Today we are in… Puglia!

You may ask why Italy again? Well, because isn’t it obvious – Italy is the cradle of the culinary arts. Although the word “gourmet” is French, the truth is that the French owe their cuisine mostly to the Italians. When in 1533, Catherine de’ Medici, heiress to one of the richest and most influential Florentine families, married the Duke of Orleans, who would later become King Henry II, she was unable to get used to the food in the French court and brought her personal chef from her homeland. Under her influence the gastronomy in France became a way of life, it became art.
You’ve seen the heel of the boot, right?
It is called Salento and like a finger it points directly to Greece. Here, the northern wind Bora from the Adriatic Sea cools the land, and the hot Sirocco wind from North Africa keeps it warm, this way in the spring and in autumn on the side of Gallipoli people are swimming in the sea, and on the East coast, in Monopoli and Otranto, the rest are huddling up in their jackets.
Probably because of its proximity to Greece, some of the first settlers, already in the 8th century BC, were the Mycenaean Greeks. At that time, as well as when five centuries later the Romans came, Taranto flourished as an important port. (It is sad that at the current moment Taranto is the first city in Italy, which, just like the small villages, is selling its houses for 1 Euro in order to have more people trying to revive itself.) Next in line for ruling the land is Byzantium, followed by the Normans, when the “pearl of Puglia” appeared – the Castel del Monte. Subsequently, the story gets somewhat confusing with the French and the Spaniards, the Kingdom of Naples, the Kingdom of Sicily, and finally with the Kingdom of the two Sicilies. In any case, the Kingdom of the two Sicilies had a short life as the “Father of the Nation”, Vittorio Emanuele II, after whom every other street or square in Italy is named, unites the country as we know it today in 1861.
Every tourist site on the internet will tell you where to go if you ever find yourselves in Puglia. Of course, first on the list will be Alberobello, the small town with the round houses called trulli, next to which everybody takes selfies. If you are filthy rich, you can rent one of the trulli for your holiday, as some of them have been converted into a luxury hotel, with a private pool, privacy and so on. You know – to get an idea of how the locals live. Something tells me that it is not exactly the way that the locals live, but it could just be me. The internet sites will also tell you about Matera, which even if it is not in Puglia, but in Basilicata, is so close to Bari, that it would be a shame to not visit it.


But I want to tell you about Ostuni, with its white houses and its culinary festival Sagra dei Vecchi Tempi where and when you can try all sorts of local specialties. Also about Lecce, with its astonishing Baroque architecture and the technique Papier-mâché (cartapesta in Italian) dating back to the 17th century, where you take paper paste and glue and you make and colour figures in all shapes, sizes and purposes. The ceiling of the Church of Santa Chiara in Lecce has been decorated with this technique. Naturally, there is also a museum of this peculiar craft in the city. I would also like to tell you about the terracotta dishes and ceramics in Grottaglie, which is one of the 28 cities in Italy, bearing the quality products’ certificate D.O.C. (Denominazione de Origine Controllata or denomination of controlled origin). An interesting decorative element, widely distributed as decoration in Puglia, is the so-called Pumi – looks like a flower bud, ready to blossom and symbolizes prosperity and fertility.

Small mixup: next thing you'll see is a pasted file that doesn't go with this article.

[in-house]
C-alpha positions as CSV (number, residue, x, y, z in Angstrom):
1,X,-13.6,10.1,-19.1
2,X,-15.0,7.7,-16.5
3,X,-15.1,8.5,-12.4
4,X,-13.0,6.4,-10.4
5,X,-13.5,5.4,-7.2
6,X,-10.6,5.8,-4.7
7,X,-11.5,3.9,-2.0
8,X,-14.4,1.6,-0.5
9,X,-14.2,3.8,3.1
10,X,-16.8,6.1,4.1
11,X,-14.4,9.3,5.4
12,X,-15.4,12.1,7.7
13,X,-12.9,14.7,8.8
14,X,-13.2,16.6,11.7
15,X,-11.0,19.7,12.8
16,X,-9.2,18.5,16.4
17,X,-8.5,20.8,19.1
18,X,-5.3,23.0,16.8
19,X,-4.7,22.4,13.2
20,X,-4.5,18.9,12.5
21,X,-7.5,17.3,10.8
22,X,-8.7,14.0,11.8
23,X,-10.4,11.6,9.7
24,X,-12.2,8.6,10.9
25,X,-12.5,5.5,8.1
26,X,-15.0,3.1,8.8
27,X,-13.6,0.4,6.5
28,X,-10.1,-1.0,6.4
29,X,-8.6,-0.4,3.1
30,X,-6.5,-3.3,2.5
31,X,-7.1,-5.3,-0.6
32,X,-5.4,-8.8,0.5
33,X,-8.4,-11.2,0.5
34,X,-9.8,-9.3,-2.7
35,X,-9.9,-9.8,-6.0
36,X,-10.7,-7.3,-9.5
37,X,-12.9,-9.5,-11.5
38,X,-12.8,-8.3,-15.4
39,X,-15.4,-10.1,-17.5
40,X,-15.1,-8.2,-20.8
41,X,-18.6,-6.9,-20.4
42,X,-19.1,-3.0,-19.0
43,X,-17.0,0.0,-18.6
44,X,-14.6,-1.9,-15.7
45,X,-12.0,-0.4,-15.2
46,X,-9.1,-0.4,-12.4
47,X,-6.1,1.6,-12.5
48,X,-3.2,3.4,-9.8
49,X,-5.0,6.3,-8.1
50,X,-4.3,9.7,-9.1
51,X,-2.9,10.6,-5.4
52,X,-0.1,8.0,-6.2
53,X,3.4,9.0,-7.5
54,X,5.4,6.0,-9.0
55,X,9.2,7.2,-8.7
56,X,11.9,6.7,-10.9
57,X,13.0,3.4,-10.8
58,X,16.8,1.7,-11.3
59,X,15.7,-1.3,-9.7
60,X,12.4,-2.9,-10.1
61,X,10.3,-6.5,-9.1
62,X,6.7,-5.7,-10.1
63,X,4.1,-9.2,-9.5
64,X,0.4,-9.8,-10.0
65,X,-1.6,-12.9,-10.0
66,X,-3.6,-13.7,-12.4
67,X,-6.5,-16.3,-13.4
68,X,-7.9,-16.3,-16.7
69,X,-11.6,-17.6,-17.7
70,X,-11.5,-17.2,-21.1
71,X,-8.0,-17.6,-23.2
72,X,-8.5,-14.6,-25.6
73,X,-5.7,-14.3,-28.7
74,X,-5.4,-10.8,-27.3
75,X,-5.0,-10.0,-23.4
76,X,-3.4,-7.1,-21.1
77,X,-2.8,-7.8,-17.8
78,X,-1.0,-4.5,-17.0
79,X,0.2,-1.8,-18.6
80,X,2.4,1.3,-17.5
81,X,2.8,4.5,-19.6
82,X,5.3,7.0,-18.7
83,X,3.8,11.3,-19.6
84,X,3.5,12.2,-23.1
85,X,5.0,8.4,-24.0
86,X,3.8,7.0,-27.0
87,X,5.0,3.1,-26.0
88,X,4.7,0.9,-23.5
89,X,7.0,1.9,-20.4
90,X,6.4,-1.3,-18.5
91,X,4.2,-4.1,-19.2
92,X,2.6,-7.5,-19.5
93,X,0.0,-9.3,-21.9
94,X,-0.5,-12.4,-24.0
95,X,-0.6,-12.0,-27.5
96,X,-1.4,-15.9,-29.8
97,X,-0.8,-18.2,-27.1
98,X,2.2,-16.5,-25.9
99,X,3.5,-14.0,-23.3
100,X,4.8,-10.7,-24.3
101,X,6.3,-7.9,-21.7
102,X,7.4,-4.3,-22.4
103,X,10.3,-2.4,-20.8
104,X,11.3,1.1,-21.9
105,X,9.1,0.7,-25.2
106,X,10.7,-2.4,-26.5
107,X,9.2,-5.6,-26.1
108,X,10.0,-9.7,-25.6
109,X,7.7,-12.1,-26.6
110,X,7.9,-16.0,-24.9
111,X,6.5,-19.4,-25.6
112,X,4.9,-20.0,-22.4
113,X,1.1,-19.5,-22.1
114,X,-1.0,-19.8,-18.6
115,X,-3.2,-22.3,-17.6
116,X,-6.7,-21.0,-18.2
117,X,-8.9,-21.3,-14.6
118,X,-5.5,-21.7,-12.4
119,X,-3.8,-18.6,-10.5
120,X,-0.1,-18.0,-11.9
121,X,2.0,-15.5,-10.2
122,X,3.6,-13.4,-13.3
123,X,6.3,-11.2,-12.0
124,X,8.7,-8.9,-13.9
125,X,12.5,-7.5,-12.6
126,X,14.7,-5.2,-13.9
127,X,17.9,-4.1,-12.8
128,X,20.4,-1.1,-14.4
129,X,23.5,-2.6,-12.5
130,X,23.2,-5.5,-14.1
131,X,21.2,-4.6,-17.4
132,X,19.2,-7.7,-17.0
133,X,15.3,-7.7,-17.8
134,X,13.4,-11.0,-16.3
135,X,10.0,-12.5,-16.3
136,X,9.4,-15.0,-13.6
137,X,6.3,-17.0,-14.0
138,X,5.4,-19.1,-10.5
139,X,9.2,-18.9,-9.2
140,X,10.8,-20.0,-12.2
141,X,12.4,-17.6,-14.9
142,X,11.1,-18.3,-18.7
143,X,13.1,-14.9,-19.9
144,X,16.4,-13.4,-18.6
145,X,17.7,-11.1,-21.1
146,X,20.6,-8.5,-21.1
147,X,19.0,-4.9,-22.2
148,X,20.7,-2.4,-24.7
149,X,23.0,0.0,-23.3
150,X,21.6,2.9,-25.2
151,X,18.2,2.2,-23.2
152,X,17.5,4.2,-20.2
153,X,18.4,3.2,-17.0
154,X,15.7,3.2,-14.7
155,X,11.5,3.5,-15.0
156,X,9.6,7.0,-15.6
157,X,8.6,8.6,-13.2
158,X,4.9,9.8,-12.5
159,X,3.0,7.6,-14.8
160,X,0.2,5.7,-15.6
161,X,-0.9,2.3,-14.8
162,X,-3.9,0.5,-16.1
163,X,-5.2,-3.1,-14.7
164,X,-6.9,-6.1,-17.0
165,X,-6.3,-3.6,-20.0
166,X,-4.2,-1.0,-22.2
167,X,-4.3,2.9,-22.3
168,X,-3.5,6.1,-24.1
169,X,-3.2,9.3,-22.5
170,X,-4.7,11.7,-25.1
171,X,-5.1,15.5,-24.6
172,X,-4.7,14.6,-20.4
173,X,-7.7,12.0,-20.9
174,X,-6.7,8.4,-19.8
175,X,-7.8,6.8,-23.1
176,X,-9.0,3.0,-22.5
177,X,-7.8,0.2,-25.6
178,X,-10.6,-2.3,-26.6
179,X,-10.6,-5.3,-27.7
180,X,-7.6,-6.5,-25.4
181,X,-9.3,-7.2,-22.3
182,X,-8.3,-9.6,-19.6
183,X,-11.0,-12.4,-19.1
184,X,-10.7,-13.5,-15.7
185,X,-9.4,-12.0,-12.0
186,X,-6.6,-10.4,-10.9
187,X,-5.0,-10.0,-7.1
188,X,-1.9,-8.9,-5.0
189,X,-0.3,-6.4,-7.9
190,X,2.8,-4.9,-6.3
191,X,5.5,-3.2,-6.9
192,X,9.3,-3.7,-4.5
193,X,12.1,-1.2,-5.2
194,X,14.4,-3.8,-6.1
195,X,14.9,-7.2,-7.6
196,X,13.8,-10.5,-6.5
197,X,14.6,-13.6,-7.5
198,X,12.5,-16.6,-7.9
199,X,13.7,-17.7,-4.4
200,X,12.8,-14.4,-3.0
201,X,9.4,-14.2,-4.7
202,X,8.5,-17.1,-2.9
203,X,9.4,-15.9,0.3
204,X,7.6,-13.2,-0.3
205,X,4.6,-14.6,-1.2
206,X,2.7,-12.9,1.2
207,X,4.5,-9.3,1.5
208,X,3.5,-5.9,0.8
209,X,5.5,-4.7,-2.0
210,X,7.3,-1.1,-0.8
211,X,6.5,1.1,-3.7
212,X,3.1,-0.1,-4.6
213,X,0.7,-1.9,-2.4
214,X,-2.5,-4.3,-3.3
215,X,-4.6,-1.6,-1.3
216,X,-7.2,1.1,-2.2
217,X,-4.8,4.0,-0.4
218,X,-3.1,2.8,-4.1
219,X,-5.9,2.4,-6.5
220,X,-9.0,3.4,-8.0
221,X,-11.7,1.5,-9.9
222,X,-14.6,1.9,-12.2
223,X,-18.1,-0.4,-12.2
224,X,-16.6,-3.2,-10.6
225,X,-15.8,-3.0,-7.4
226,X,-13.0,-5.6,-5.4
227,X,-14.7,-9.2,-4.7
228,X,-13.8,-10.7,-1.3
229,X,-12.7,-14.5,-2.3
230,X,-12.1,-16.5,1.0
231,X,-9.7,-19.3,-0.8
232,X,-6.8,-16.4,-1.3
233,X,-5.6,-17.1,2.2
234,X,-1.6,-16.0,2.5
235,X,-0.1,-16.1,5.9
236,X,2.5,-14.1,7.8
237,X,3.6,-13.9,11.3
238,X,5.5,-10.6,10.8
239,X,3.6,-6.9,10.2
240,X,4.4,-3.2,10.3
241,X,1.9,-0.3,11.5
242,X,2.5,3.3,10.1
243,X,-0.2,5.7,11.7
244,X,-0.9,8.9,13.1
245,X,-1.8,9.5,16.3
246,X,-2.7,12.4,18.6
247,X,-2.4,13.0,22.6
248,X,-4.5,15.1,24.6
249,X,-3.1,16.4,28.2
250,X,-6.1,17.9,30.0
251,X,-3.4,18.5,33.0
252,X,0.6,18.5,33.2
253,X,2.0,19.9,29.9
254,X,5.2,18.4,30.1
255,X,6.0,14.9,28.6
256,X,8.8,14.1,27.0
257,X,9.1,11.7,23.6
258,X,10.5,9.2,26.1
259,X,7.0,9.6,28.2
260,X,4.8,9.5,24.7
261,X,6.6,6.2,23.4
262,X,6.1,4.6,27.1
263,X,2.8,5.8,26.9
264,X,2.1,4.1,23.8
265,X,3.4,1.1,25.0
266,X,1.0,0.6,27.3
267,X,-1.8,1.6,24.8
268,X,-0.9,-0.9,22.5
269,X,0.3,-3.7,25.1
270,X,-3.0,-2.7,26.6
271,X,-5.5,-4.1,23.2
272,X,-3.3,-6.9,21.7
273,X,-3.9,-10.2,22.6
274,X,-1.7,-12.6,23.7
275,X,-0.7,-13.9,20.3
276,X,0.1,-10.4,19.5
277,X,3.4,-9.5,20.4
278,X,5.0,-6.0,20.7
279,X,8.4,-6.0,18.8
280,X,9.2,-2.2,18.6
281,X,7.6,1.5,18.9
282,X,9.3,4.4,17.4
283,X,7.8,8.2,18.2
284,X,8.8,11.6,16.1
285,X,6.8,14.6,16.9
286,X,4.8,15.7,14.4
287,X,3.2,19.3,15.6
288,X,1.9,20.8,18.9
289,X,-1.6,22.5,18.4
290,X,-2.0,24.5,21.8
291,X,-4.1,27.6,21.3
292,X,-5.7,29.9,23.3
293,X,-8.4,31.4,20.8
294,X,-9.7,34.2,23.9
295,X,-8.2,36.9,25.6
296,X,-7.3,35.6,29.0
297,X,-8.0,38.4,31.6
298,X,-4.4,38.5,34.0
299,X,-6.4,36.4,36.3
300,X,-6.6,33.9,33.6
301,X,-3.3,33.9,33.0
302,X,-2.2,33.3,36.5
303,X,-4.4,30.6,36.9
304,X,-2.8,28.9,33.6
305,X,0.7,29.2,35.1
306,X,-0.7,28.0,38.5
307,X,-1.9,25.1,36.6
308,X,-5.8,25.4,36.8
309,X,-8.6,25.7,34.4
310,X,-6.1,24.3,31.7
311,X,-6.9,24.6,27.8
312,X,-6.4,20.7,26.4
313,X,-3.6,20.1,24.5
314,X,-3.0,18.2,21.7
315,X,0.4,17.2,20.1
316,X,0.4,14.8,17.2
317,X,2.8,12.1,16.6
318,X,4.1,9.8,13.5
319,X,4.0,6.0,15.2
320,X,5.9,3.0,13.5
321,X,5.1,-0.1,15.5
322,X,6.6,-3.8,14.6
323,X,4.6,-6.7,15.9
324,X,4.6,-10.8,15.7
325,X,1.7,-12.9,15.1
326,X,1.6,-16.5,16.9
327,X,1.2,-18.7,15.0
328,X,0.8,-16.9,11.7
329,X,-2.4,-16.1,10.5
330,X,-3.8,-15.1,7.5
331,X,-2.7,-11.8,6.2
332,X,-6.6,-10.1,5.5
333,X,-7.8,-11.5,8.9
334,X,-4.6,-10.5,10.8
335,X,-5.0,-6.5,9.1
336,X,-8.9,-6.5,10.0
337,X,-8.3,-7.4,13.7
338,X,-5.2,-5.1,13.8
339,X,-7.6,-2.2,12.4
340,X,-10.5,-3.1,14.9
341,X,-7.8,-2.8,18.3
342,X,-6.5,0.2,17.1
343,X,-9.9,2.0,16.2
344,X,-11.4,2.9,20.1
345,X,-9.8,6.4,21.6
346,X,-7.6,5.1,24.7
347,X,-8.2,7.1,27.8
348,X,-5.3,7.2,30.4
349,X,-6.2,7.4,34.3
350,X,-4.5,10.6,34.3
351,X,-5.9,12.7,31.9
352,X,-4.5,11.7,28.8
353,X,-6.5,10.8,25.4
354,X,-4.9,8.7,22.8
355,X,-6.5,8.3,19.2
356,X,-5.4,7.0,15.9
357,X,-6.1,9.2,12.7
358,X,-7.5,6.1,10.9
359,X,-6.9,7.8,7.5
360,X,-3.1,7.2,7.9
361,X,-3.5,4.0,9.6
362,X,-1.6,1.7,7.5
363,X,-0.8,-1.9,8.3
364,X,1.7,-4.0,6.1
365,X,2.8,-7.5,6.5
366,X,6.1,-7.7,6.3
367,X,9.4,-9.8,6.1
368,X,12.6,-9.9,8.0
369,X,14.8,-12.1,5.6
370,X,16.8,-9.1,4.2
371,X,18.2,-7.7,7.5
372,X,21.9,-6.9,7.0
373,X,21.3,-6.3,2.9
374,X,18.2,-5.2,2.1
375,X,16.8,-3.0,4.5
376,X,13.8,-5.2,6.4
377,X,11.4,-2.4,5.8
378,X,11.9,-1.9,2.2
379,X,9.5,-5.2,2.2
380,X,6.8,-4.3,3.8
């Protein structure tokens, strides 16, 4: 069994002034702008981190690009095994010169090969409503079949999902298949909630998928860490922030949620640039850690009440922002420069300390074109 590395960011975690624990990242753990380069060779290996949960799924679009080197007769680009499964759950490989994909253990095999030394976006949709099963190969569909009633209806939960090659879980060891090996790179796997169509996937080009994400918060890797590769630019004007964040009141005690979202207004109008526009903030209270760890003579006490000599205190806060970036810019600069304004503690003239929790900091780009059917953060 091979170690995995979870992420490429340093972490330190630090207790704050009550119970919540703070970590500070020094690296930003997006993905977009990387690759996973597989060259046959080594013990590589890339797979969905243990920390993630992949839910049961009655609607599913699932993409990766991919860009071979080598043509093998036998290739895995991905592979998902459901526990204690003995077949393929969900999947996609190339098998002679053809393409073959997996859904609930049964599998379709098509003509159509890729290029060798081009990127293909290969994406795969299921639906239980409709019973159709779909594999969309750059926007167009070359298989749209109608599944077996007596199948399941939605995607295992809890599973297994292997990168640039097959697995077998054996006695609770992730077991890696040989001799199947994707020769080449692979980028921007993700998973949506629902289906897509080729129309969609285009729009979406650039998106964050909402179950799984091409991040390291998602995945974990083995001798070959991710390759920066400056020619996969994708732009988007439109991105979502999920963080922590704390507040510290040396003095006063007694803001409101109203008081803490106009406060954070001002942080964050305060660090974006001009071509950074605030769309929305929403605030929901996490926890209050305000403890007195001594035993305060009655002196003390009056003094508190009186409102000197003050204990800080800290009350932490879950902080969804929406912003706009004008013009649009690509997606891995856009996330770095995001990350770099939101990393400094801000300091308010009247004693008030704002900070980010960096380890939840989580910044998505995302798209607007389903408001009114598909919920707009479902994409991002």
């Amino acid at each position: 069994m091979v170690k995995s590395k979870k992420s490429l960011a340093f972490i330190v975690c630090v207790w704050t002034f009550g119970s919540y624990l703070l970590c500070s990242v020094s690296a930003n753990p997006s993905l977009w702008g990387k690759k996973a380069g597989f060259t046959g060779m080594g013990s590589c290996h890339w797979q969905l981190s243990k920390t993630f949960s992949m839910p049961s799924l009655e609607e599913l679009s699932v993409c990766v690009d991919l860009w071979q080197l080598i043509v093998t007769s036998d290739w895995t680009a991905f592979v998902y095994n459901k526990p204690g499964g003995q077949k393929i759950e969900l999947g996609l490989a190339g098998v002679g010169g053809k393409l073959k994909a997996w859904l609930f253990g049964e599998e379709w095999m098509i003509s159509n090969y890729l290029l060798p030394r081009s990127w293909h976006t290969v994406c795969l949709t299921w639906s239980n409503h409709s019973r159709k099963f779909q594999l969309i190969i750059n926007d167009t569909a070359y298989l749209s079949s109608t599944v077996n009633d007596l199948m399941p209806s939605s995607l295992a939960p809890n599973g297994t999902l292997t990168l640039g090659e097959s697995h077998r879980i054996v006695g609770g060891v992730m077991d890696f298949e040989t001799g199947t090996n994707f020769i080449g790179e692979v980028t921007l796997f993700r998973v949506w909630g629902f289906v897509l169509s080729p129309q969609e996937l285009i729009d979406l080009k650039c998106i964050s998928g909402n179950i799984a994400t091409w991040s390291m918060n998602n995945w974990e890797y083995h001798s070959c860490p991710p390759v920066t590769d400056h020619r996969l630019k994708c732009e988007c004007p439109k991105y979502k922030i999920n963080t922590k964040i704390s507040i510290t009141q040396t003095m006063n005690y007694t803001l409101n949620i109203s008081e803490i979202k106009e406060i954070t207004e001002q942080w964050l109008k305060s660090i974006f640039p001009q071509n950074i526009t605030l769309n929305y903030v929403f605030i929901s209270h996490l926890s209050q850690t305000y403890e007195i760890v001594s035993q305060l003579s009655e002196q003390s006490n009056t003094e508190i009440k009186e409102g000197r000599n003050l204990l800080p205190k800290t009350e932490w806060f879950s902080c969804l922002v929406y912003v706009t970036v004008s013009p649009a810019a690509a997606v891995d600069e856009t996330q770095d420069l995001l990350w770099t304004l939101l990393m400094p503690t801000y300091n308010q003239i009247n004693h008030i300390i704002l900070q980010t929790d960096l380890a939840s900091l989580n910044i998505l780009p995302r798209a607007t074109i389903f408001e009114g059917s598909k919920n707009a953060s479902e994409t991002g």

Talking about fertility, the olive trees in Puglia are roughly estimated at 50-60 million! Thus, the region produces as much as 40% of all the olive oil in Italy. The culinary arts play a vital role in the region. Everything is made with local products, many of them certified with a quality label PDO or PGI. Artichoke, olive oil, eggplant, tomatoes, mushrooms are widely used here. In 1986, Carlo Petirini, in protest of the introduction of the fast food chains such as McDonald’s in Italy, created the movement “Slow Food” in order to preserve the local gastronomic traditions. In its list Ark of Taste, as much as 17 products are from Puglia, the most famous of which may be the cheese Canestrato Pugliese.

Here, I would like to take the opportunity to express my gratitude to my friend Salvatore Carlucci, chef at a restaurant in Leporano, for his kind cooperation for today’s recipe. Without his help, this article would not be fully complete.

And here it is:

Necessary products:

– 12 (approx. 100/150 gr. each) beef slices, preferably rump
– Garlic clove
– 150 gr. grated cheese Pecorino
– A sprig of parsley
– 1 kg peeled tomatoes
– 1 onion
– 1 glass of red wine
– A sprig of basil
– Salt and pepper
– Olive oil

Spread the meat slices on the countertop, sprinkle them with salt and in the middle of each slice put a spoon full of grated cheese, a pinch of the chopped parsley and pepper. Roll up the slices, closing them from all sides with toothpicks. Cut the onion into thin slices and fry it together with the garlic in a pan with extra virgin olive oil. Add the meat rolls and fry until brown. Pour the glass of red wine and let it cook until the wine boils off. At this point, add the peeled tomatoes and cook the sauce for at least 1 hour. A short while before the cooking is over, salt and, before serving the food, sprinkle it with few basil leaves.


The original name of the dish is Braciole and is usually prepared on Sundays or on holidays. I would suggest not to wait until a special holiday! And if you pair it with the local COLLEZIONE CINQUANTA SAN MARZANO, you will feel like you are in paradise.